The first application for a drilling permit has been received in Columbiana County, Ohio, and it’s an application to drill in the Utica Shale with the hope of someday striking oil. This is likely the first of many applications to come, according to Ohio officials.
For some time now, MDN has admired (and referenced) the work done by drilling industry group Energy in Depth (EID). Chris Tucker and the people at EID work hard to bring the pro-drilling side of the story to the masses and to counterbalance much of the hype and rhetoric circulated in the media. EID recently launched a new website for the Northeast Marcellus region under the leadership of Tom Shepstone (//eidmarcellus.org).
EID has also launched a major new grassroots initiative now spreading from county to county in the region. EID and the Northeast Marcellus Initiative should be on your list of “must read” resources if you’re interested in the Marcellus Shale drilling debate.
A little more than a month ago, Robert Howarth, a Cornell University professor of ecology and environmental biology, along with two other Cornell professors, Renee Santoro and Tony Ingraffea, published a peer-reviewed study in the journal Climate Change titled, “Methane and the greenhouse-gas footprint of natural gas from shale formations.” The study evaluates natural gas from shale compared with other energy sources with respect to how much “greenhouse gases” are created during the extraction process. The study makes the claim that shale gas extraction is actually worse for the environment than burning coal because of greenhouse gases.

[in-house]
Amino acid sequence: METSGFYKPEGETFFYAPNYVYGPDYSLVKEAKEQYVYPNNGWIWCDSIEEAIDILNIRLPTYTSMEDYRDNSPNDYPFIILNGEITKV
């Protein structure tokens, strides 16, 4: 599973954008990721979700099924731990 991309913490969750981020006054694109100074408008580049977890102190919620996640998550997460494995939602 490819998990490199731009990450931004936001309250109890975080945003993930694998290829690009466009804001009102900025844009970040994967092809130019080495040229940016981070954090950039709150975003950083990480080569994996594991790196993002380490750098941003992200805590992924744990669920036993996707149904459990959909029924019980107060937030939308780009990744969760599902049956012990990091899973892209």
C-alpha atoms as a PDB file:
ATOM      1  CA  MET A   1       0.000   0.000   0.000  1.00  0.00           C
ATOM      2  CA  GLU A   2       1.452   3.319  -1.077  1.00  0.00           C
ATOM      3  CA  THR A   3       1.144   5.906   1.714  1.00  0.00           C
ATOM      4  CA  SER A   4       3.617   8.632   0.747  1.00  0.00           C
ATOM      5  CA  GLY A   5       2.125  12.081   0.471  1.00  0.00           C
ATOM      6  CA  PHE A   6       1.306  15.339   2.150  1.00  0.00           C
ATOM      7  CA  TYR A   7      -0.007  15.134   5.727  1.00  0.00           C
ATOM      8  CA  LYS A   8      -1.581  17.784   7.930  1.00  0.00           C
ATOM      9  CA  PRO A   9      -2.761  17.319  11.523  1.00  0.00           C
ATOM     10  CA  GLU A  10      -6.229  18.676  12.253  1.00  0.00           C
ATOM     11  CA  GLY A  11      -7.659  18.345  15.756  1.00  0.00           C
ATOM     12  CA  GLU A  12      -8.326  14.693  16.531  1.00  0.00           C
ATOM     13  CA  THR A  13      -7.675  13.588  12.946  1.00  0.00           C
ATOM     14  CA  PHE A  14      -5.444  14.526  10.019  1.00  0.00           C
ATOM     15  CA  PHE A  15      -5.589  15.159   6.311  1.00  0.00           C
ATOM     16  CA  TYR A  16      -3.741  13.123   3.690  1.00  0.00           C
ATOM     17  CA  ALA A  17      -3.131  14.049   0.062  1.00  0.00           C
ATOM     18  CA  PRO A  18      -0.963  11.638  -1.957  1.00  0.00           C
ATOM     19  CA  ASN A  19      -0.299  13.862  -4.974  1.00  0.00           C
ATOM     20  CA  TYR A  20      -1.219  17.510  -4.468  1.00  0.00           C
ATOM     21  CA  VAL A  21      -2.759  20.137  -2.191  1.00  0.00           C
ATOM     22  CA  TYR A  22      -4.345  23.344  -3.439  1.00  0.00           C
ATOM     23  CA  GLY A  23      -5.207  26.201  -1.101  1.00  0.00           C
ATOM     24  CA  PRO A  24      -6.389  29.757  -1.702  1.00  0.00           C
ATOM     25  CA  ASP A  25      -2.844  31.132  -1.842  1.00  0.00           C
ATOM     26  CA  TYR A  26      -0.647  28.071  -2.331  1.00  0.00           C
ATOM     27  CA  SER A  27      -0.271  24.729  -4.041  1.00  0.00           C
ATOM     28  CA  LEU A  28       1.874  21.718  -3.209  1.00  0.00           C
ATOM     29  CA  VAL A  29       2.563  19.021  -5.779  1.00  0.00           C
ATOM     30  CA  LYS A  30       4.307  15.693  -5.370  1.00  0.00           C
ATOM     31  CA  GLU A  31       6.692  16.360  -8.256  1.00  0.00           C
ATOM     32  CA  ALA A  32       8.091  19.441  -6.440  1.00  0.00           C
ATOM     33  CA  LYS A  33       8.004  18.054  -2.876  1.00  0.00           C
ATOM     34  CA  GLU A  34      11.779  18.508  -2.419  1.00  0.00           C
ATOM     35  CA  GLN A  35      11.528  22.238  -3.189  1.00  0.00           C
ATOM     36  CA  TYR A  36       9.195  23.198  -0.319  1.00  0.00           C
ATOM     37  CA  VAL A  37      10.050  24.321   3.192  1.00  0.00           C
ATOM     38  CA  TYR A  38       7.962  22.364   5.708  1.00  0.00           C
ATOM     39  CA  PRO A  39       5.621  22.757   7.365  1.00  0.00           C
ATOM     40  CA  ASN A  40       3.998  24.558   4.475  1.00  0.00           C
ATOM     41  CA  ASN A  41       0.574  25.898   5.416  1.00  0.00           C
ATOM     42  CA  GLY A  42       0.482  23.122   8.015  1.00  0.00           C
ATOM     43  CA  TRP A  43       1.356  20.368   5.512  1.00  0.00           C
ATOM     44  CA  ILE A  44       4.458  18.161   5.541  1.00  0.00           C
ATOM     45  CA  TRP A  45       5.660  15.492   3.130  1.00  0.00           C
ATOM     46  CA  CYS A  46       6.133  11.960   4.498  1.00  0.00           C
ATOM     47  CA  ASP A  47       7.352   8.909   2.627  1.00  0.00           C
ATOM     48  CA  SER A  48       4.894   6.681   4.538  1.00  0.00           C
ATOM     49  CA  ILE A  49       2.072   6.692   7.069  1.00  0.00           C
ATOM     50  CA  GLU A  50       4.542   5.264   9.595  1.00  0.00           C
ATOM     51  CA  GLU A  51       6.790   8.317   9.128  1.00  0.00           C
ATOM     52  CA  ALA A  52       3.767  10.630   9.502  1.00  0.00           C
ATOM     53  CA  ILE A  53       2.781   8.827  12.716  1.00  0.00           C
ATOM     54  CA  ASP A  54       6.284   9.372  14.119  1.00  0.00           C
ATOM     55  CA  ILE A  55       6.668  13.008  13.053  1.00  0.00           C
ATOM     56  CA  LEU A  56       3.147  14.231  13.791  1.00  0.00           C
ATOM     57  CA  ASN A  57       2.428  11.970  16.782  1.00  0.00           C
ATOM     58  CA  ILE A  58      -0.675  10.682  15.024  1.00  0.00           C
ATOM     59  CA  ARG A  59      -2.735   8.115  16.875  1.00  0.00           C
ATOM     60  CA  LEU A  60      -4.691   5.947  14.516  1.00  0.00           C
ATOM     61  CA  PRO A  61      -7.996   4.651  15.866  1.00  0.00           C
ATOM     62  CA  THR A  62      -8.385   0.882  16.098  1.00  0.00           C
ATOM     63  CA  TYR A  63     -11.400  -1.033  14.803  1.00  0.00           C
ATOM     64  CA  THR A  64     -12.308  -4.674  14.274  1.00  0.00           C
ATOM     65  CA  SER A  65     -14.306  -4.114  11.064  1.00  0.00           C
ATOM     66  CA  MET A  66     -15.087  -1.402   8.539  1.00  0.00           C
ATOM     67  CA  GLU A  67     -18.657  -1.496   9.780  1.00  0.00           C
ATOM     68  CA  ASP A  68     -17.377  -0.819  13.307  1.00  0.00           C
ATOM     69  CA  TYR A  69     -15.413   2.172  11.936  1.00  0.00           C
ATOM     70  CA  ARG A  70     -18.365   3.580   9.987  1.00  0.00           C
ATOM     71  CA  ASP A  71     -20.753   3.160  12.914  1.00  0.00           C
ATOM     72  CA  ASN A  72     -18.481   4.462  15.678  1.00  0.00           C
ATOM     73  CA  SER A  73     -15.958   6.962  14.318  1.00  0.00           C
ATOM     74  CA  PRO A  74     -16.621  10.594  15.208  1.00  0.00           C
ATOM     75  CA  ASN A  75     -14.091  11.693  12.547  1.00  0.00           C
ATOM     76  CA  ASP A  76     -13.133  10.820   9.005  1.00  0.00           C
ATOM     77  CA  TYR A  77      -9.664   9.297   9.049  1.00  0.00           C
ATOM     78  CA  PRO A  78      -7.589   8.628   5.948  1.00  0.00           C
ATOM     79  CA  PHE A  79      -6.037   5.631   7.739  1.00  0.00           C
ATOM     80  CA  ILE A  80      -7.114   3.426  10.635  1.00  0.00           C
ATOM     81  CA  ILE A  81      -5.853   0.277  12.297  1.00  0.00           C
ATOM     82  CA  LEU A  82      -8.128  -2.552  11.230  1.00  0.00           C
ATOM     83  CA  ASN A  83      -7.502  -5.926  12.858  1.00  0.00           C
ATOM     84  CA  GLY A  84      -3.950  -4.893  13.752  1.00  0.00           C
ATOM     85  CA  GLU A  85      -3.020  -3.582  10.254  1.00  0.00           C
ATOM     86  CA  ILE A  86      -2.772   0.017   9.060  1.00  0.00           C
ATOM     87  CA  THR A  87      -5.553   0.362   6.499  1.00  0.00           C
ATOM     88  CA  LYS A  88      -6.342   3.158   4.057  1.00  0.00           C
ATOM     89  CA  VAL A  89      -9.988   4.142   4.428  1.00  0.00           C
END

The initial media reaction was a breathless Paul Revere-style recitation of the slug “shale gas worse for global warming than coal.” Howarth’s paper has now been roundly refuted by none other than the U.S. Department of Energy’s National Energy Technology Laboratory. Howarth, Santoro and Ingraffea’s conclusions are based on assumptions rather than hard data, and those assumptions were wrong.
One of the concerns landowners and those living near Marcellus gas well drilling sites and gas compressor stations have is potential air pollution. The Pennsylvania Department of Environmental Protection (DEP) periodically conducts air sample testing near compressor stations and active drilling sites. The latest results show the air is safe to breathe.
Pennsylvania has a decades old problem with abandoned coal mines. The mines fill with rain water. The water becomes highly acidic and contains dissolved metals such as iron, aluminum and manganese. The water then runs off into waterways and is responsible for thousands of miles of streams that are uninhabitable for wildlife and not suitable for human use. Marcellus Shale gas drilling may provide at least a partial solution to the problem.